Poor Robbie Henderson knows in his heart there is something wrong with Finn Learson but he is never to be believed by his family, who see only the polite young man that the great selkie wants them to see. The selkie-folk are nothing but a myth – and Old Da is guilty of filling Robbie’s head with fantasy. With no one in his family willing to listen, Robbie turns to the only person who might be able to help, a man who fills his belly with terror: Yarl Corbie – the local schoolmaster. Yarl Corbie is a brutal, terrifying and mysterious man, who agrees to lend a hand to Robbie, if only to fulfil his own personal vendetta.

On the night of Up Helly Aa – a pagan festival celebrated in the Shetland Islands – Finn Learson makes his move. As the daylight fades, the young men of Black Ness are transformed into the Earth spirits of old and a dreamlike state of merriment falls over the town. Finn Learson weaves through the celebrations, leading the beautiful Elspeth from house to house, while Robbie follows. The pair fly through the crowds, dancing in the moonlight and jumping from place to place like shadows in candlelight. There is mystical, almost spiritual feel to the festival, as though Robbie is chasing an apparition – in a blink of an eye all could be lost.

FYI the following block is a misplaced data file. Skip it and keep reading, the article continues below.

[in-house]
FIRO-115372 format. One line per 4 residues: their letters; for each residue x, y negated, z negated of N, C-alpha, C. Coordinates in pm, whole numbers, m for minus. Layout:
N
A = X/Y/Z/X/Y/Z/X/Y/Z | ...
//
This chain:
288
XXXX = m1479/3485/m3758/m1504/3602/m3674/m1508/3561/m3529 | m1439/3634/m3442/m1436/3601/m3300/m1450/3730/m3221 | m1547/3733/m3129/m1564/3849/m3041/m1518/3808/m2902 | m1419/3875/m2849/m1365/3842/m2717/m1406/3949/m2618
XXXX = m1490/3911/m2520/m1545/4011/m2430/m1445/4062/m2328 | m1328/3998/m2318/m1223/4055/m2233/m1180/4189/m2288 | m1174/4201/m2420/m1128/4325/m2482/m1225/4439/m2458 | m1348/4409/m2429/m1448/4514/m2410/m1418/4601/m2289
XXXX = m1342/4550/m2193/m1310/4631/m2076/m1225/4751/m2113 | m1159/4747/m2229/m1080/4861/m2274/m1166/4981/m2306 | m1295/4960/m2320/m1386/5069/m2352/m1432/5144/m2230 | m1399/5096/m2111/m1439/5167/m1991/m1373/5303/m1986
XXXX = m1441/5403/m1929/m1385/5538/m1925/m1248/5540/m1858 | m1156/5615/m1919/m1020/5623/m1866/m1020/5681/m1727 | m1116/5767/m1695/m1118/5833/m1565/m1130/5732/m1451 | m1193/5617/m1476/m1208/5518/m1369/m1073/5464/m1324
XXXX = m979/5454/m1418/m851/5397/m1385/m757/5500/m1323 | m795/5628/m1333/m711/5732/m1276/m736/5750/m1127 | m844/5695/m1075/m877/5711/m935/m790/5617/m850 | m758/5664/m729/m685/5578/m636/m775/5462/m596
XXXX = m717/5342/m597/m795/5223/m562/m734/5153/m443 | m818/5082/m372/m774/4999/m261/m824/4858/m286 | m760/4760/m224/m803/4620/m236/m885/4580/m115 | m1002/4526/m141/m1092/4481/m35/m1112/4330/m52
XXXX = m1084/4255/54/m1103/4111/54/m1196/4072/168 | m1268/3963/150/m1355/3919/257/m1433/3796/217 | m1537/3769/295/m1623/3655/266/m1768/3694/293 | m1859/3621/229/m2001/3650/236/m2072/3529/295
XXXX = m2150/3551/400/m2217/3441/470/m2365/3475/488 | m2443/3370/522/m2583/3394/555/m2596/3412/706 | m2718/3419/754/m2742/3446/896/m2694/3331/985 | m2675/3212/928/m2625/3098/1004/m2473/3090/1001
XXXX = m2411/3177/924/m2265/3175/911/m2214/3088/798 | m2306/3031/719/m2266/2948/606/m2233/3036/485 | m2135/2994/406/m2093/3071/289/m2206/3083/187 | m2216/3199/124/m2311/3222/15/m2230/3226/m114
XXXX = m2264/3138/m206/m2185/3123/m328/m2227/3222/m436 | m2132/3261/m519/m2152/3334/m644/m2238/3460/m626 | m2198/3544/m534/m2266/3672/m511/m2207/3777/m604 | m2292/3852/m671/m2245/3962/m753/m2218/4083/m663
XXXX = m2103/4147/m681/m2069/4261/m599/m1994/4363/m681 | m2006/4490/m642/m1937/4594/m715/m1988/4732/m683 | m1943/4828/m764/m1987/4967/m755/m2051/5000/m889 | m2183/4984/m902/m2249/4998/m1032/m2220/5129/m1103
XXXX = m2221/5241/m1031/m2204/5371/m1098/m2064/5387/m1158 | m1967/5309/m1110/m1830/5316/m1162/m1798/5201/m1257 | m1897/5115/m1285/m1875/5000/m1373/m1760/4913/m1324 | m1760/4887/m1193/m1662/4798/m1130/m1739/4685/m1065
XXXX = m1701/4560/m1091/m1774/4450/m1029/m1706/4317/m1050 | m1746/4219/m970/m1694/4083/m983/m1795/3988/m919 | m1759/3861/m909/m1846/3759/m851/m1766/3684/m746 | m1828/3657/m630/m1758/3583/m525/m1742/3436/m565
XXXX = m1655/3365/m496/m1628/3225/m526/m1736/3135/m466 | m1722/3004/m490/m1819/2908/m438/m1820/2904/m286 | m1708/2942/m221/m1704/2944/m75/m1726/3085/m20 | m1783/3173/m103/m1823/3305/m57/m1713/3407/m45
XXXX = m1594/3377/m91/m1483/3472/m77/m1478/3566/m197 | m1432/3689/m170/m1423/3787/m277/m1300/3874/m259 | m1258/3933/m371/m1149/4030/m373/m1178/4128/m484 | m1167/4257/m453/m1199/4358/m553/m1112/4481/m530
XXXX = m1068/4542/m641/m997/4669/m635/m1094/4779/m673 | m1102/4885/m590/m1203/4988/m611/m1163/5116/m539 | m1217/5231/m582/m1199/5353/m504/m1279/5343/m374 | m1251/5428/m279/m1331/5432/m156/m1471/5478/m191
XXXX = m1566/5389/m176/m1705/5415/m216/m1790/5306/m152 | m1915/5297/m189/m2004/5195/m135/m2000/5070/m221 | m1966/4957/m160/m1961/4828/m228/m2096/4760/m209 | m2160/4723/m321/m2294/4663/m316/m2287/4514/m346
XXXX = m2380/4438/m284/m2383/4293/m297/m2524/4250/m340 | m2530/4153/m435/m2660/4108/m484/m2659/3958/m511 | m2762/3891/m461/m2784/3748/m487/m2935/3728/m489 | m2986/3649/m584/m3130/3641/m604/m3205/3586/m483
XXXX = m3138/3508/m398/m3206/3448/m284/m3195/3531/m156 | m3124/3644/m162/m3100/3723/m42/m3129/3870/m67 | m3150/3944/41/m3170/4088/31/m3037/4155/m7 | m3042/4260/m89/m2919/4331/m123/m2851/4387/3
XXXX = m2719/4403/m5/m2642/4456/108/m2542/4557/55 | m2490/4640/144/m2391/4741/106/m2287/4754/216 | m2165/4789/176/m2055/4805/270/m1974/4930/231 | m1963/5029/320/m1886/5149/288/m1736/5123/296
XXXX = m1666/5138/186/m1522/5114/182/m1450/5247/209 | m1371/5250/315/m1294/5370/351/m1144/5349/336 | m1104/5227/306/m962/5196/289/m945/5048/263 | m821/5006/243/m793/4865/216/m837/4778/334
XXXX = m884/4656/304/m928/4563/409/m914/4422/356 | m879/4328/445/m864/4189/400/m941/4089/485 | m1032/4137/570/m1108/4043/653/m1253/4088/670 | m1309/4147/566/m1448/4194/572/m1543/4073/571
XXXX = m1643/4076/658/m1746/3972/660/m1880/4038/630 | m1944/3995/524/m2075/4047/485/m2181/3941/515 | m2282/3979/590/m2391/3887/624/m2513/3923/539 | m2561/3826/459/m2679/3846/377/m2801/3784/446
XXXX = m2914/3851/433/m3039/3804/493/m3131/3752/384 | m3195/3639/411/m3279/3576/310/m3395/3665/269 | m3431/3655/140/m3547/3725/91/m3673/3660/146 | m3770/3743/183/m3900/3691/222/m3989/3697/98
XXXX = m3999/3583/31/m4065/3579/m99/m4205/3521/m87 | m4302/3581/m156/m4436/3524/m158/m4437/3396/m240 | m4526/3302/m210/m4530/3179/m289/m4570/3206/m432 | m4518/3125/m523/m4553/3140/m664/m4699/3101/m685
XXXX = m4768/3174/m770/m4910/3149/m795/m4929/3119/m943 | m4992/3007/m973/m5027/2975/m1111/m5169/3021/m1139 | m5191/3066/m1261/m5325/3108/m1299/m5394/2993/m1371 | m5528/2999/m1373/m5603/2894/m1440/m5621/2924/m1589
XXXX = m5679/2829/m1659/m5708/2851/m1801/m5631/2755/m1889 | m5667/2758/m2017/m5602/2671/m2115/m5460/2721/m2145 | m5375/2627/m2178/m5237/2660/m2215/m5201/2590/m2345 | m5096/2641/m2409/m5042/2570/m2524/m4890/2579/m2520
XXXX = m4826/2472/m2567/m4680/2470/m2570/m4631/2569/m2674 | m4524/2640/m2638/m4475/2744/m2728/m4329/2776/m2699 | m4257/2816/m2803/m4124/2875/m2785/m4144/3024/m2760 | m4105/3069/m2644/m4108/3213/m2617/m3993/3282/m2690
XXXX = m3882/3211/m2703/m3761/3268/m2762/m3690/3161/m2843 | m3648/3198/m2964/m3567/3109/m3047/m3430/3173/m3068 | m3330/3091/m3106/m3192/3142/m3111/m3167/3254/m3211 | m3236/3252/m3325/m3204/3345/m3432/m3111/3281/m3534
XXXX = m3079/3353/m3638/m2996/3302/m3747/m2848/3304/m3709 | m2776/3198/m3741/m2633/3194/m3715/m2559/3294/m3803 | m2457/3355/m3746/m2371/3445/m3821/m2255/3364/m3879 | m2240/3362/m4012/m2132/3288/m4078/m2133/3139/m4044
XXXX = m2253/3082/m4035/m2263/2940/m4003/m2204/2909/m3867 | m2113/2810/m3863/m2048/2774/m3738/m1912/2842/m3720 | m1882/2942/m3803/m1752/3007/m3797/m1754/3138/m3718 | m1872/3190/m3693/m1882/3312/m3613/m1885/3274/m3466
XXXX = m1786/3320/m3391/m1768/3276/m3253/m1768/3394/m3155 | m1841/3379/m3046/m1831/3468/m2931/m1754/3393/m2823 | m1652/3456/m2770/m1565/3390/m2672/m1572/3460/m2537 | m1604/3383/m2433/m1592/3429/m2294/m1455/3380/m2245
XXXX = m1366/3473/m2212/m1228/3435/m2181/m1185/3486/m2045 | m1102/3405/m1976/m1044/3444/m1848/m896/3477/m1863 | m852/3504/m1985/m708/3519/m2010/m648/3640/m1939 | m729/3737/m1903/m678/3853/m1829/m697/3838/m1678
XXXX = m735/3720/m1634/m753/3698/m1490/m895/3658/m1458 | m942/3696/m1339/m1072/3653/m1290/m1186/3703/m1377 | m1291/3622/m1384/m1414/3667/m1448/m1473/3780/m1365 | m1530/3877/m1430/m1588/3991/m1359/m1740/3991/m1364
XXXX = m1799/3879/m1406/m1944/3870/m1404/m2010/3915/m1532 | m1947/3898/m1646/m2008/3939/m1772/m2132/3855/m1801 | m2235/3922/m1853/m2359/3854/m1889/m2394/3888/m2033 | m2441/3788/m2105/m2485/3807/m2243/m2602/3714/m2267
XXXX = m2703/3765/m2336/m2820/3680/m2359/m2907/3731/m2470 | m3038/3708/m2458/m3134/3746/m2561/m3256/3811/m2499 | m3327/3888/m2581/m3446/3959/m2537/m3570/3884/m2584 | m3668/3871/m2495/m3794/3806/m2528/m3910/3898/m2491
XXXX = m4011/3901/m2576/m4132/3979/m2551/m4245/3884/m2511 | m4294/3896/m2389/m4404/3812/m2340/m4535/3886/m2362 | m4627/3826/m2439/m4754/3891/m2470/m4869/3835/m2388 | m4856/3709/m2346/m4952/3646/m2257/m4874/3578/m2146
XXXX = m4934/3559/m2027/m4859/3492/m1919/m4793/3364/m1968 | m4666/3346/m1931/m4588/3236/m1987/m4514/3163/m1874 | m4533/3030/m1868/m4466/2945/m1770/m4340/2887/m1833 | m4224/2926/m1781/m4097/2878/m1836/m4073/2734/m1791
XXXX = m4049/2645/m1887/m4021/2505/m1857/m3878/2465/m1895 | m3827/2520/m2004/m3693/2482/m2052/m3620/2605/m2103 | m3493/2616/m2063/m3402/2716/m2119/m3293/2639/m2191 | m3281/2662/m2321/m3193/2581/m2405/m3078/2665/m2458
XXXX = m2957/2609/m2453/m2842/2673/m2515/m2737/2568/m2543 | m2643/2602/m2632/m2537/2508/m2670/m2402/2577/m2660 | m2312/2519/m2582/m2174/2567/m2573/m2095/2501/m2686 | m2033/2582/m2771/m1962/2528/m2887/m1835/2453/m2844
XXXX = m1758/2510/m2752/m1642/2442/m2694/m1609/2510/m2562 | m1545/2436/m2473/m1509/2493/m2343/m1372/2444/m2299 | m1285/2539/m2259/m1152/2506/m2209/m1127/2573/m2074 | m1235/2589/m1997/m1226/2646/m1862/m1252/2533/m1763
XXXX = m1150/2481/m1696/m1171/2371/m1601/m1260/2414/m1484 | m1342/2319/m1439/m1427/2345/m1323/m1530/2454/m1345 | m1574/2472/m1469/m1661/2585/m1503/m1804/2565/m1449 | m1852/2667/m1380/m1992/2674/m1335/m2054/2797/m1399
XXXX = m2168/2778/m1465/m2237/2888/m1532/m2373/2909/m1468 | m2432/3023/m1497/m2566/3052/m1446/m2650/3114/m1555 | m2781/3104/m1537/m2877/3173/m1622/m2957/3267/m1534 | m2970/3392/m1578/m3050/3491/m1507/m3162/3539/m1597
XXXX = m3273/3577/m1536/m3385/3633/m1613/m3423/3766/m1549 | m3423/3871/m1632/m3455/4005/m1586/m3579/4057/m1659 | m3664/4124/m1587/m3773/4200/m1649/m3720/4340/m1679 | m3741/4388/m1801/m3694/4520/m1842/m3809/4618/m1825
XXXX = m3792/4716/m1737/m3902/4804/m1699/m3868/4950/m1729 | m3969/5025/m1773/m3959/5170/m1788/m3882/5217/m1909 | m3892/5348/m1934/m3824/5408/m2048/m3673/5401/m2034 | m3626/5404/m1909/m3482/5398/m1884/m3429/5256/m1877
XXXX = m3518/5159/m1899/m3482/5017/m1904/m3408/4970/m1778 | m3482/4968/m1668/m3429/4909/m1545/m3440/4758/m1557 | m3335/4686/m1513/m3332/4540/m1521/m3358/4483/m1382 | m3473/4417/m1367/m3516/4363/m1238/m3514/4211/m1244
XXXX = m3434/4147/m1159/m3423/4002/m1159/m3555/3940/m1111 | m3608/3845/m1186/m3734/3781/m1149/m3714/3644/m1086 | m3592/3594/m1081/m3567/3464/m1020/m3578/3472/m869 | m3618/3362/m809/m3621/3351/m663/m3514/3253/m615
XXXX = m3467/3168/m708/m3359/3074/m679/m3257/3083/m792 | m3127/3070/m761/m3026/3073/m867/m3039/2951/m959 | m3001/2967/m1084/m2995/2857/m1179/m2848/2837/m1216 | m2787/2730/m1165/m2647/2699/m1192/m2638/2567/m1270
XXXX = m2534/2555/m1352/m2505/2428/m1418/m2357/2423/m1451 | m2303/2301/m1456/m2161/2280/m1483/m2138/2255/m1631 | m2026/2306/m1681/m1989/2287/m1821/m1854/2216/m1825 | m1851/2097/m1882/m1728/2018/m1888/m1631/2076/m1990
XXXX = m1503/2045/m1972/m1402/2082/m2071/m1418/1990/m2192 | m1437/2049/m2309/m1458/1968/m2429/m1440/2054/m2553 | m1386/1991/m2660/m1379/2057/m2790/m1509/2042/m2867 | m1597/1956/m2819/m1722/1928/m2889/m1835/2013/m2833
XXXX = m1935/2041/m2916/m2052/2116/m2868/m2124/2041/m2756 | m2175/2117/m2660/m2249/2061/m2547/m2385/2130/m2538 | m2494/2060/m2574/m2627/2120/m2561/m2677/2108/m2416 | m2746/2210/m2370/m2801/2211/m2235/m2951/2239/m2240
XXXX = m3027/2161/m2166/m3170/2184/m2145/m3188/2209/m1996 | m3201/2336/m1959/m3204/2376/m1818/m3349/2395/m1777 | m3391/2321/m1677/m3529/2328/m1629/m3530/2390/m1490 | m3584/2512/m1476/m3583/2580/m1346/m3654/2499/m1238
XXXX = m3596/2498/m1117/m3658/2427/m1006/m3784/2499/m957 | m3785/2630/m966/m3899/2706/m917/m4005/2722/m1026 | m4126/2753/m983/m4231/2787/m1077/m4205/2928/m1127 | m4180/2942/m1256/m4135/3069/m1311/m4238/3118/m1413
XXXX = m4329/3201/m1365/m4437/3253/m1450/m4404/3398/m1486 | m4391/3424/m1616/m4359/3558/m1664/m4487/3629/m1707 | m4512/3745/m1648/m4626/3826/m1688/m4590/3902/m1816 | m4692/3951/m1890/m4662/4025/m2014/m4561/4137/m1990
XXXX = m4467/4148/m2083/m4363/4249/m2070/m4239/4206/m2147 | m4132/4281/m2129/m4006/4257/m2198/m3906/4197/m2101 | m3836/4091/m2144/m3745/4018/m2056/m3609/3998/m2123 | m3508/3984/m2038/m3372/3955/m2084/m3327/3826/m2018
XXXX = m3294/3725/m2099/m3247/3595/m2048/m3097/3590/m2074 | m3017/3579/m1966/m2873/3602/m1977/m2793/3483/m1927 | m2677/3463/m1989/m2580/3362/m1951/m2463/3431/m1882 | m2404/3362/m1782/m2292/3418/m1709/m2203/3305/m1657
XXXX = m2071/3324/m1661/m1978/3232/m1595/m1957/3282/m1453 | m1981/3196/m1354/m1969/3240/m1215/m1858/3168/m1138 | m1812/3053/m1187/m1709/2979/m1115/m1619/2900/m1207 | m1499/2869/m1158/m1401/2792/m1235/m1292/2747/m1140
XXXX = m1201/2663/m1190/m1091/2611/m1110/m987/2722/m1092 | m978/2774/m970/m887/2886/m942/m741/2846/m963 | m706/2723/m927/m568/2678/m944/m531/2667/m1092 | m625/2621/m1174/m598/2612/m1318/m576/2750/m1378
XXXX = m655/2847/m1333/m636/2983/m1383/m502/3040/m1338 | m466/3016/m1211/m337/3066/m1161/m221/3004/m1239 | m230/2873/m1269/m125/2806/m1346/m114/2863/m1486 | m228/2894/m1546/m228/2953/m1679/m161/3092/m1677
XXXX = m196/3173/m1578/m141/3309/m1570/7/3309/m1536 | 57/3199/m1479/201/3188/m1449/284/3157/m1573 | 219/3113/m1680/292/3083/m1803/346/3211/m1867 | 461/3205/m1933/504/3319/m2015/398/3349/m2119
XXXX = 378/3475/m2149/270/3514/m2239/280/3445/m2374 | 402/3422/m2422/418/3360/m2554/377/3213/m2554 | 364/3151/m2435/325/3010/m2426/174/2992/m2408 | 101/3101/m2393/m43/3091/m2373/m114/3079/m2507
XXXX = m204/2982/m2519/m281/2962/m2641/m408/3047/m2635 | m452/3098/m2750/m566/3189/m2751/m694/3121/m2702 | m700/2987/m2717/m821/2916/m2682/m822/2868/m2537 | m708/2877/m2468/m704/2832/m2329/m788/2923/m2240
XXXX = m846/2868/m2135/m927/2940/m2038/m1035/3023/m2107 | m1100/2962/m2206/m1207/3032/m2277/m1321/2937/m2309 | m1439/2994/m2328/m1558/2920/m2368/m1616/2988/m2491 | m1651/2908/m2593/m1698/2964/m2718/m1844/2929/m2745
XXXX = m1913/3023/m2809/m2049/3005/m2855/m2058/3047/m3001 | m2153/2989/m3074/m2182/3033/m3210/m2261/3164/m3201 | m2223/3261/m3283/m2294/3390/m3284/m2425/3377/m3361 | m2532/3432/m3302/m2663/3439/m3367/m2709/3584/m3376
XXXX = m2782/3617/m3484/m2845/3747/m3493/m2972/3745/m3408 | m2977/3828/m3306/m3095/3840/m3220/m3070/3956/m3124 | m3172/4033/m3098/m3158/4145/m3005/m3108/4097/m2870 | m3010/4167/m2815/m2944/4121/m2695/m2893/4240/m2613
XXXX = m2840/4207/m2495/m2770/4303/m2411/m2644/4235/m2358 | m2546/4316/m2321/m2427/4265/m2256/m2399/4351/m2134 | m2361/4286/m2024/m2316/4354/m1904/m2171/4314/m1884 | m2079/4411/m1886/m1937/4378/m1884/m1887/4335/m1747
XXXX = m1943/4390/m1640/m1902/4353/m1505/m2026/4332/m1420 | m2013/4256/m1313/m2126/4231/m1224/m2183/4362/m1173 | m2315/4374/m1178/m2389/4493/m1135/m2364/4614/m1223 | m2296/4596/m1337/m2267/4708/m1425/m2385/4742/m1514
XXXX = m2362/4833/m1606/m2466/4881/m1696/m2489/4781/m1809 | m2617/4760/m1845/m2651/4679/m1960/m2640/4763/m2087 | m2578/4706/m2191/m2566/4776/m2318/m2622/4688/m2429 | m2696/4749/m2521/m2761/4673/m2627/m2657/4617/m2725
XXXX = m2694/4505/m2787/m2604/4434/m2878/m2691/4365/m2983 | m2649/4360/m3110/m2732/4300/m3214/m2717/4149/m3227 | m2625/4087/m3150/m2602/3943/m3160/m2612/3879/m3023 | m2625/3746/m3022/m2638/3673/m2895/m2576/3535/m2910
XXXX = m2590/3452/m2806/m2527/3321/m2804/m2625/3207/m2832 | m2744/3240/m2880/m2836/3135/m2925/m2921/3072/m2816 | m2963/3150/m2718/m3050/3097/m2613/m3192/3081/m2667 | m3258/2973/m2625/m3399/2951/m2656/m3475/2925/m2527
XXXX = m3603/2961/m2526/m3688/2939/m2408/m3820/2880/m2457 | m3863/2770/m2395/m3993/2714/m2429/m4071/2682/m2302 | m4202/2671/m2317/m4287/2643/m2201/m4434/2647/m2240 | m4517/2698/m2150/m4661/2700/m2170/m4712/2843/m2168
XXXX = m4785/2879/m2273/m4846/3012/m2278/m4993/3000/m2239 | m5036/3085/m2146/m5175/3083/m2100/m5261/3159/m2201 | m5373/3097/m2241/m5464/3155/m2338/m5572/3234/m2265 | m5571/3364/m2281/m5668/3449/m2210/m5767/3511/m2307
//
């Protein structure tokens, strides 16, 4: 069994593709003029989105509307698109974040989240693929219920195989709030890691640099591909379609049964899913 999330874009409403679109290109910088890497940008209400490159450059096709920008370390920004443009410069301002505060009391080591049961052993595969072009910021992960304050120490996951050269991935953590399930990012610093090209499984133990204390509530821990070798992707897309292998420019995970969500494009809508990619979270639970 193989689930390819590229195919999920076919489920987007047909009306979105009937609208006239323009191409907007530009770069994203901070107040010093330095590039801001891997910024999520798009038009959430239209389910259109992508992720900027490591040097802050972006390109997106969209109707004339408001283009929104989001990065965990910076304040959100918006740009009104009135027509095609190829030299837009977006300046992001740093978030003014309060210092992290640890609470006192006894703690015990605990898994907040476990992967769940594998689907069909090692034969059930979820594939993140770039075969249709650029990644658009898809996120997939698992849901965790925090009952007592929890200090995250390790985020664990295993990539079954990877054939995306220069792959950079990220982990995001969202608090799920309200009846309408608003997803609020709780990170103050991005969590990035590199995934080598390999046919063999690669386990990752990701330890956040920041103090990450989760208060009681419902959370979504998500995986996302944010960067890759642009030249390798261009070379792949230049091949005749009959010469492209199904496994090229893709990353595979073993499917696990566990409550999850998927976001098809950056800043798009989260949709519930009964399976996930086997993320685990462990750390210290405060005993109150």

One moment he had the will-o’-the-wisp figure of Elspeth in full view as she danced ahead of him across the hill. The next moment, his weary eyelids drooped, and before he could blink them open again, the green of the northern lights had vanished behind one of the sky’s spells of total darkness.

As she slips through the crowds Elspeth is blind to her fate. Obliviously living out what could be her last moments on Earth; she dances closer and closer to the great selkie’s home beneath the waves.

This book is positively brimming with everything I love: myths, legends, premonitions, dark tidings, strange characters, and creatures that lurk in the shadows. It’s is a creepy, thrilling read, which also offers an insight into some truly fascinating culture. A Stranger Came Ashore would be the perfect novel for anyone with an interest in myths and legends, but would be particularly well suited to a young Goosebumps or Point Horror enthusiast who fancies sinking their teeth into something a little more substantial.

Tales of terror – Ghosts of Cambridge